The ozone layer is a layer in the Earth's atmosphere which contains relatively high concentrations of ozone (O3). This layer absorbs 93-99% of the sun's high frequency ultraviolet light, which is potentially damaging to life on Earth. It is mainly located in the lower portion of the stratosphere from approximately 10 km to 50 km above Earth's surface.
CIESIN thematic guide.
Overview of key concepts related to stratospheric ozone depletion, including the role of chlorofluorocarbons, health effects from increased exposure to UV-B radiation, environmental effects, and policies and responses.
NOAA organization's UV Index forecasts and maps of stratospheric ozone depletion, daily hemispheric ozone, and stratospheric temperature time series.
Presents information about fluorocarbons (HCFC, HFC, PFC) and sulphur hexafluoride (SF6), including applications, physical and chemical properties, environmental impact and regulatory aspects.
Seventh edition (2006) which provides the details of this protocol. Includes FAQs.
Offers worldwide ozone and UV calibration services to customers with Brewer Ozone Spectrophotometer instruments.
Monitors UV radiation at six sites in Antarctica, Argentina, California, and Alaska.
Analyses of material flows of chemicals in the environment, including chemicals damaging the ozone layer. [Site in English and German. Flags are language selectors.]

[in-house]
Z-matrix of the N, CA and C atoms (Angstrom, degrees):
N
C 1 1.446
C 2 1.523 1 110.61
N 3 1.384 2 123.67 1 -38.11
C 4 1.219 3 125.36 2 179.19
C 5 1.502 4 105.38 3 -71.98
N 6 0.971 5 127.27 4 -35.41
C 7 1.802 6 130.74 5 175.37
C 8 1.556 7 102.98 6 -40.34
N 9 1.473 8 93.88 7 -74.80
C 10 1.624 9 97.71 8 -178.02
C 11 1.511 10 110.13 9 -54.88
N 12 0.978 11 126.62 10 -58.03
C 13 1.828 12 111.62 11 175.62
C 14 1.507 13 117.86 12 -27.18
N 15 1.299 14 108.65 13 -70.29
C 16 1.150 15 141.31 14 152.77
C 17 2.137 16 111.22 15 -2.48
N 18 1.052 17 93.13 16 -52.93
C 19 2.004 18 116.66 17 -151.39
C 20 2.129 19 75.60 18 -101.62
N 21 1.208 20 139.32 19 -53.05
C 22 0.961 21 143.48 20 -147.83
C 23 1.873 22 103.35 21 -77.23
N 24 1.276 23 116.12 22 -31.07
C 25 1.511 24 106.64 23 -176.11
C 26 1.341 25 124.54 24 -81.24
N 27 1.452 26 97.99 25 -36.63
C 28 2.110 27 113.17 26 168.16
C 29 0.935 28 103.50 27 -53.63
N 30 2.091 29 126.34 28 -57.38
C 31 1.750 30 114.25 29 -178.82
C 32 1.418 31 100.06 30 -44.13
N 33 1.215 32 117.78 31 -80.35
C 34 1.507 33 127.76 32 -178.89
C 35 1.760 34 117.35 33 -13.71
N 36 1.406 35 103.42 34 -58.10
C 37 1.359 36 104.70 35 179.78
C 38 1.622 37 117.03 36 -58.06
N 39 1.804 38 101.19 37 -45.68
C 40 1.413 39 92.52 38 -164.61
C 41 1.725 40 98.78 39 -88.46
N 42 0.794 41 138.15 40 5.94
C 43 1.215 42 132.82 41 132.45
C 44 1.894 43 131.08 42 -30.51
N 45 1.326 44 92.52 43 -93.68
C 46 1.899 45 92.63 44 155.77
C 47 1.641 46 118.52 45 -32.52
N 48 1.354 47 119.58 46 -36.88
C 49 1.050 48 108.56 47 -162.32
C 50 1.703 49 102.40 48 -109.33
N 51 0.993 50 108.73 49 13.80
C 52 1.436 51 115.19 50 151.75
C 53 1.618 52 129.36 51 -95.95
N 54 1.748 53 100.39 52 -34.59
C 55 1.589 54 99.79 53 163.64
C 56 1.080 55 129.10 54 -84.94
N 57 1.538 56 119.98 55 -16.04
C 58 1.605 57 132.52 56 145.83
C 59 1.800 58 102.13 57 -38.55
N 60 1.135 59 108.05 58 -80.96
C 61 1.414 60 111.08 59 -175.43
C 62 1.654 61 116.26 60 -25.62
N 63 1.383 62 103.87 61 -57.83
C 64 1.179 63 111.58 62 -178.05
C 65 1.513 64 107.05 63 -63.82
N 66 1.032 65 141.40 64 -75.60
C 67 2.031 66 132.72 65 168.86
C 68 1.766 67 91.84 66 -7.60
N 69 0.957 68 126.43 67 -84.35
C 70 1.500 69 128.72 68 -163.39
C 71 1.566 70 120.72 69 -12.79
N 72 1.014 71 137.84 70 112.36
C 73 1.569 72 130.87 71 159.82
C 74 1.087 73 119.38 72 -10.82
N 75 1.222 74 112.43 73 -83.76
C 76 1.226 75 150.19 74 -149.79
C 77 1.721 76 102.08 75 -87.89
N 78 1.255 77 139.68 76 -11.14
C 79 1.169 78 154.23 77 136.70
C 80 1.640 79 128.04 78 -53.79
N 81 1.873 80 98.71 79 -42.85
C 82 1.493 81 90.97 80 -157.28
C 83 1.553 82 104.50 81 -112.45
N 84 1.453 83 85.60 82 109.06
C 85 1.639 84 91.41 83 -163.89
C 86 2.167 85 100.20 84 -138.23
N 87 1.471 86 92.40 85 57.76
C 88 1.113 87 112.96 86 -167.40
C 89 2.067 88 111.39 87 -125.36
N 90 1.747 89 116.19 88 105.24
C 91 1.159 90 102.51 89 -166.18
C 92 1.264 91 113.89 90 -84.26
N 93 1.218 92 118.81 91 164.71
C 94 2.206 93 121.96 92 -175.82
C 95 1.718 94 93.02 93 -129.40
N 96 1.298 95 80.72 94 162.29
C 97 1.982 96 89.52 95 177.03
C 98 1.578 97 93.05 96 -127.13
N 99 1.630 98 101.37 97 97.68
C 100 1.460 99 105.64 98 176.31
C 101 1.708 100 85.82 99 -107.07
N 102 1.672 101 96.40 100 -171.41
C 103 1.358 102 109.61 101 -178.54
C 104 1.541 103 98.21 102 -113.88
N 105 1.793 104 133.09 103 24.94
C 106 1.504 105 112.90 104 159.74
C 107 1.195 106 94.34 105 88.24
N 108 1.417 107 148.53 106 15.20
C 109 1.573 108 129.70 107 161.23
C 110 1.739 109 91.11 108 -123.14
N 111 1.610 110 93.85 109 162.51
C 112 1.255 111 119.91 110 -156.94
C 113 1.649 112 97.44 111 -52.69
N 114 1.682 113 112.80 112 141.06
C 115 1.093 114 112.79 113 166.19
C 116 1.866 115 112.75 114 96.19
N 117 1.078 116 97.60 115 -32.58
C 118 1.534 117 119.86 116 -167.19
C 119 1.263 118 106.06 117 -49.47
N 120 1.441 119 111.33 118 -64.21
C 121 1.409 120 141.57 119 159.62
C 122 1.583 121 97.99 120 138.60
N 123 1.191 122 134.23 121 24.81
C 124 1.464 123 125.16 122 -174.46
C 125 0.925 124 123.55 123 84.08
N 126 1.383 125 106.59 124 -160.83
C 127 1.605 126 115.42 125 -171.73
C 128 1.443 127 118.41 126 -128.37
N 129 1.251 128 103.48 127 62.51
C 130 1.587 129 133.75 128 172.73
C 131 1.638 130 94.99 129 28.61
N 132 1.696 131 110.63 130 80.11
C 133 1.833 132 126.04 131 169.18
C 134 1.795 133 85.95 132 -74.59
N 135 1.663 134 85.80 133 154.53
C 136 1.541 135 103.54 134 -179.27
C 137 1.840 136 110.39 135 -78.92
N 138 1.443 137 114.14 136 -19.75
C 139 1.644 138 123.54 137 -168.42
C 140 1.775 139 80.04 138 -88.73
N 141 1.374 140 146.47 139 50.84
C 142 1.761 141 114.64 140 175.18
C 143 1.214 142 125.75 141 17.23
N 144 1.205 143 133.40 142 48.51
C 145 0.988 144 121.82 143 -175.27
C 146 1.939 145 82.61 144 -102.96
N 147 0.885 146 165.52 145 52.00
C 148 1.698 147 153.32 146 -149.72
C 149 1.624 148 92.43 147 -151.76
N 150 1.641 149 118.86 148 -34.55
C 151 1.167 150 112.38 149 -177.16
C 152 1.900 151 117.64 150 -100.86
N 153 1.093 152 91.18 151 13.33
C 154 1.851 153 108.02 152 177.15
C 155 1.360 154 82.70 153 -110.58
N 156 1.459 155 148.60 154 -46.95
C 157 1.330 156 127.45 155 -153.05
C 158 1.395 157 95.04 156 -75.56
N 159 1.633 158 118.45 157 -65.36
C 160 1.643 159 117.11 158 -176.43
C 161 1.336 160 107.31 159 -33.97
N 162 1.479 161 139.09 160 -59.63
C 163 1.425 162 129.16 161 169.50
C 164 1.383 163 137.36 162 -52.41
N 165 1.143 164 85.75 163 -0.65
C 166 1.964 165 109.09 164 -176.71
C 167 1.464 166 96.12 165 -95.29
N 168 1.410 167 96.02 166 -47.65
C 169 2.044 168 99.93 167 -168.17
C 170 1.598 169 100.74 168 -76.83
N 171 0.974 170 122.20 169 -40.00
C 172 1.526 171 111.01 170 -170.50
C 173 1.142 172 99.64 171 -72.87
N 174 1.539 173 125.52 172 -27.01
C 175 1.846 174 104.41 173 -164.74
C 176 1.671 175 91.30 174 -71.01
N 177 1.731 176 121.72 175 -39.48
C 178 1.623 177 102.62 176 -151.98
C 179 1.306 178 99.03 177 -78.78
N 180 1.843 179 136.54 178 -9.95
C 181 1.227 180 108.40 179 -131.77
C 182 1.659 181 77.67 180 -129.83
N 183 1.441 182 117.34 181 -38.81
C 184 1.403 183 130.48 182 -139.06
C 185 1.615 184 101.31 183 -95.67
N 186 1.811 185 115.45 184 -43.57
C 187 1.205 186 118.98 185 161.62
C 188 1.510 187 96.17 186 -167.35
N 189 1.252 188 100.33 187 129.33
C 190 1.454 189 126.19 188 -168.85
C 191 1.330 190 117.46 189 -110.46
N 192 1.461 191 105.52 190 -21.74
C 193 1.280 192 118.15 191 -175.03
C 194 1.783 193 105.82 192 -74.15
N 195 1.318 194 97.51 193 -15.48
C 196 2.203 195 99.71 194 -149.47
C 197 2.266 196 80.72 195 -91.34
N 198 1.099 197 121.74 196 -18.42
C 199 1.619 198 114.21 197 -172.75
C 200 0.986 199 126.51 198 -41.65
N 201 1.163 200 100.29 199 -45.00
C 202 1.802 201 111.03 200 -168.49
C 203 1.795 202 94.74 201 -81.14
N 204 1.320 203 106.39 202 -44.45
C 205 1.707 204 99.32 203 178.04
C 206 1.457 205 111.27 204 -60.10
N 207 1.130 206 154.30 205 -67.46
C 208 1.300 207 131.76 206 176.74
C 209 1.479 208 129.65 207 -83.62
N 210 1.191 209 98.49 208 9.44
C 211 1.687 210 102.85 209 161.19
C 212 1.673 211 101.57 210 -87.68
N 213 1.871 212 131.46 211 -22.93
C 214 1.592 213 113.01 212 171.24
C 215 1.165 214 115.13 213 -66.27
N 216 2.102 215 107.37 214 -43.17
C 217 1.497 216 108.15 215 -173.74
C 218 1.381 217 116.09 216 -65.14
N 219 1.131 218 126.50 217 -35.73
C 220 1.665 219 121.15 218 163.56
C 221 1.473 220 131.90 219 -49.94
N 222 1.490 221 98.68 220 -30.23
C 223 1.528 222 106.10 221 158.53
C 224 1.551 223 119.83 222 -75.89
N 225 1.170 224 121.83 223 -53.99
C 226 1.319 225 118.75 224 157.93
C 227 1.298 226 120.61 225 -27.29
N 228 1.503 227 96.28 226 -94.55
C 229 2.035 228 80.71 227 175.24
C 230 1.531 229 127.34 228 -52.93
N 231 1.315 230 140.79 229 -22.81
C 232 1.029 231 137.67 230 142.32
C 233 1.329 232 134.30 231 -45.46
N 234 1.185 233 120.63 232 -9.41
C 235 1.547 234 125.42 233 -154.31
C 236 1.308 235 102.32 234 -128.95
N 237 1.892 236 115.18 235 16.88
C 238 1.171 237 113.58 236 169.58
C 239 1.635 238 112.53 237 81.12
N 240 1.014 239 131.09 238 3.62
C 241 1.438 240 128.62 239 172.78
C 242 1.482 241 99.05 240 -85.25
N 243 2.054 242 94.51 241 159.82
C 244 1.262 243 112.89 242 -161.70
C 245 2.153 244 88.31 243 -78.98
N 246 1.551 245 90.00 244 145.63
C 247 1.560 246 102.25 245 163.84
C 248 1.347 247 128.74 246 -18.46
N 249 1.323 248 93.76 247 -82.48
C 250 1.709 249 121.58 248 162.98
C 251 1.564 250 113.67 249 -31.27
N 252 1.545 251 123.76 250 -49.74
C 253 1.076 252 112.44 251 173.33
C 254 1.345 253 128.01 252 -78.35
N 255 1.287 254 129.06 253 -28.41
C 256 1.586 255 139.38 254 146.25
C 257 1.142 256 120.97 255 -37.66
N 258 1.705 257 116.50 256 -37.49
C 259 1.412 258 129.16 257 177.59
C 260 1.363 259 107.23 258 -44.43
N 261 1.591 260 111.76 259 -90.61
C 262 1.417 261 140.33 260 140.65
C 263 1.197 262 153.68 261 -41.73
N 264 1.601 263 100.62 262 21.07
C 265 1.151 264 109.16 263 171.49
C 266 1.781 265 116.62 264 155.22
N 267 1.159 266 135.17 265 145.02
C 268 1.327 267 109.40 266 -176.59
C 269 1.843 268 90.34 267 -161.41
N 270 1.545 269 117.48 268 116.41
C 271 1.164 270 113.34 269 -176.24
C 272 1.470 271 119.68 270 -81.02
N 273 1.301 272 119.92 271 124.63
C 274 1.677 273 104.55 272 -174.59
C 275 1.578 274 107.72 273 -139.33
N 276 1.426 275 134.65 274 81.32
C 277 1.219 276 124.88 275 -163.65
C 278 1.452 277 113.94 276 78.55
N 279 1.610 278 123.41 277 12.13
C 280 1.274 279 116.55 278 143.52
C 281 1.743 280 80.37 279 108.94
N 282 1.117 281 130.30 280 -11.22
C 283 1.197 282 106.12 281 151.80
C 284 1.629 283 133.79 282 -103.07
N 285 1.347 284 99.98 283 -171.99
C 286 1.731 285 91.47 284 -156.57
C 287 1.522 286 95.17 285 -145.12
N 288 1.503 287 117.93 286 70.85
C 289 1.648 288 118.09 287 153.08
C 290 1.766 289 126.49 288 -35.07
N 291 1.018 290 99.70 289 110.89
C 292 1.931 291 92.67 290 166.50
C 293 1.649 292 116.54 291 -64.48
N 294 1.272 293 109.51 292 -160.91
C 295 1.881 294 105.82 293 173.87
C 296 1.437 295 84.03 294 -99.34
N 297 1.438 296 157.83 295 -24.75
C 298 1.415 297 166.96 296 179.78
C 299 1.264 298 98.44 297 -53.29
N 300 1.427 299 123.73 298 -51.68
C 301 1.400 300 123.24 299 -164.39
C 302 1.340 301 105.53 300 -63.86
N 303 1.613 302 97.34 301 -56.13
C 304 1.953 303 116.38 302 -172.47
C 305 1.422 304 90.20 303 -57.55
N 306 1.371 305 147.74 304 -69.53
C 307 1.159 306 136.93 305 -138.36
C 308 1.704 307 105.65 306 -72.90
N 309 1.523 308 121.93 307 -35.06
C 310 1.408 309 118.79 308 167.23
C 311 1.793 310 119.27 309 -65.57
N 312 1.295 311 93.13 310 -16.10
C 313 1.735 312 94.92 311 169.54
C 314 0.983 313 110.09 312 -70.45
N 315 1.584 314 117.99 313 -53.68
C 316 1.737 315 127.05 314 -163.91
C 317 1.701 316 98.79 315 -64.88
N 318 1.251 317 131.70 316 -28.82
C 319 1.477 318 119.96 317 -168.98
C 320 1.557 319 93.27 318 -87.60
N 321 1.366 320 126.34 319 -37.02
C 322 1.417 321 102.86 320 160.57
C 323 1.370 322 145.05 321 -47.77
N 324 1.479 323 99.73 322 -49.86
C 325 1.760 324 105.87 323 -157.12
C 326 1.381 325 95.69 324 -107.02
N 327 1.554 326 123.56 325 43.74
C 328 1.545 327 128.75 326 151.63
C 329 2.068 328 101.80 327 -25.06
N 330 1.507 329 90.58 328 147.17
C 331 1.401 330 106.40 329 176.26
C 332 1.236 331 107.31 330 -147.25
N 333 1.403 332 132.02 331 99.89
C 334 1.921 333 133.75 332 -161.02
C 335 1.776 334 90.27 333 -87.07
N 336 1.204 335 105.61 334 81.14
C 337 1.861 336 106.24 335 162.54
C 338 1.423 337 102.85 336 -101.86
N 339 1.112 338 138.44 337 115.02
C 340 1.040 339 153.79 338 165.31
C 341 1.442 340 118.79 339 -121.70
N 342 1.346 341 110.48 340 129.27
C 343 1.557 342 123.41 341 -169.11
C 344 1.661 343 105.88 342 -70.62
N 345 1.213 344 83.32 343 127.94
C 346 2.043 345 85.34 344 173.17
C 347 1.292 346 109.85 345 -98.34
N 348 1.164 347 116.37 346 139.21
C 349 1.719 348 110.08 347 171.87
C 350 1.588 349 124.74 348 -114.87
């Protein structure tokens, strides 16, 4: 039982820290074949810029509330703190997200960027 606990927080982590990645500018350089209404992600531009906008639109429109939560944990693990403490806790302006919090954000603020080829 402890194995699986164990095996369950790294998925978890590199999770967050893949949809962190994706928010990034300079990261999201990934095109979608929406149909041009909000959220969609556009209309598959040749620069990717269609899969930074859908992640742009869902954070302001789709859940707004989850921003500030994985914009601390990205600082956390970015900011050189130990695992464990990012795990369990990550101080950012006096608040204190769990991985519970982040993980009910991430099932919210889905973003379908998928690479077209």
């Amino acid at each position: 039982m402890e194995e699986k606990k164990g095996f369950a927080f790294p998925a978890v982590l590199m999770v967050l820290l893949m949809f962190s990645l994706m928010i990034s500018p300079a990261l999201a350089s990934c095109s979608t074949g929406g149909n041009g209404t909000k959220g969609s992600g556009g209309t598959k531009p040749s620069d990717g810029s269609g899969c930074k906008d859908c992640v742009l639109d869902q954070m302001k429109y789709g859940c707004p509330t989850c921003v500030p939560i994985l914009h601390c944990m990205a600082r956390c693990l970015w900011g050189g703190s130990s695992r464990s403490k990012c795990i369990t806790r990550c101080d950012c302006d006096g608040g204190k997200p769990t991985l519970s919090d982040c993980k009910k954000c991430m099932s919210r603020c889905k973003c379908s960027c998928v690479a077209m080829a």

Information from Wikipedia on this layer in the lower portion of the stratosphere, from approximately 10 km to 50 km above Earth's surface, which contains a relatively high proportion of ozone.
Ozone TOVS TOMS and GOME data. Unique NW Euro Maps and graphics. Calculated global and UK averages using GRIB data. Links to Ozone, Weather and Climate.
a measurement campaign sponsored by NASA's Ames Research Center designed to examine the processes controlling ozone levels at mid- to high latitudes.
This Environment Canada site deals with issues, programs and other aspects having to do with stratospheric ozone.
NASA resource file for students and teachers
Provides a comprehensive technical primer on the ozone layer and its depletion, as well as access to real-time and historical monitoring data, descriptions of instruments used to detect ozone, and related information and links.
Co-ordinating unit of stratospheric ozone research in Europe.
Article by James A. Marusek discussing the two theories that explain ozone depletion. One theory postulates that the cause is man made, and the other, that the cause is a weakening of the Earth’s magnetic field.
An overview of the ozone layer and the development of the ozone hole over the Antarctic hosted by the Centre of Atmospheric Science, University of Cambridge.
Union of Concerned Scientists primer on the ozone layer, its importance, the effects of human-produced chemicals, and prospects for the future.
A global clearinghouse service and Regional Networks of NOUs that promote the exchange of information, experience and know-how required to meet commitments under the Montreal Protocol.
Collects information on geographical distribution and trends of UVB radiation in the US, in order to assess potential impacts of increasing ultraviolet radiation levels on agricultural crops and forests.
About the Director of the US Global Change Research Information Office (GCRIO) and Associate Director for CIESIN Washington Operations, and his publications on the effects of stratospheric ozone depletion on the biosphere.
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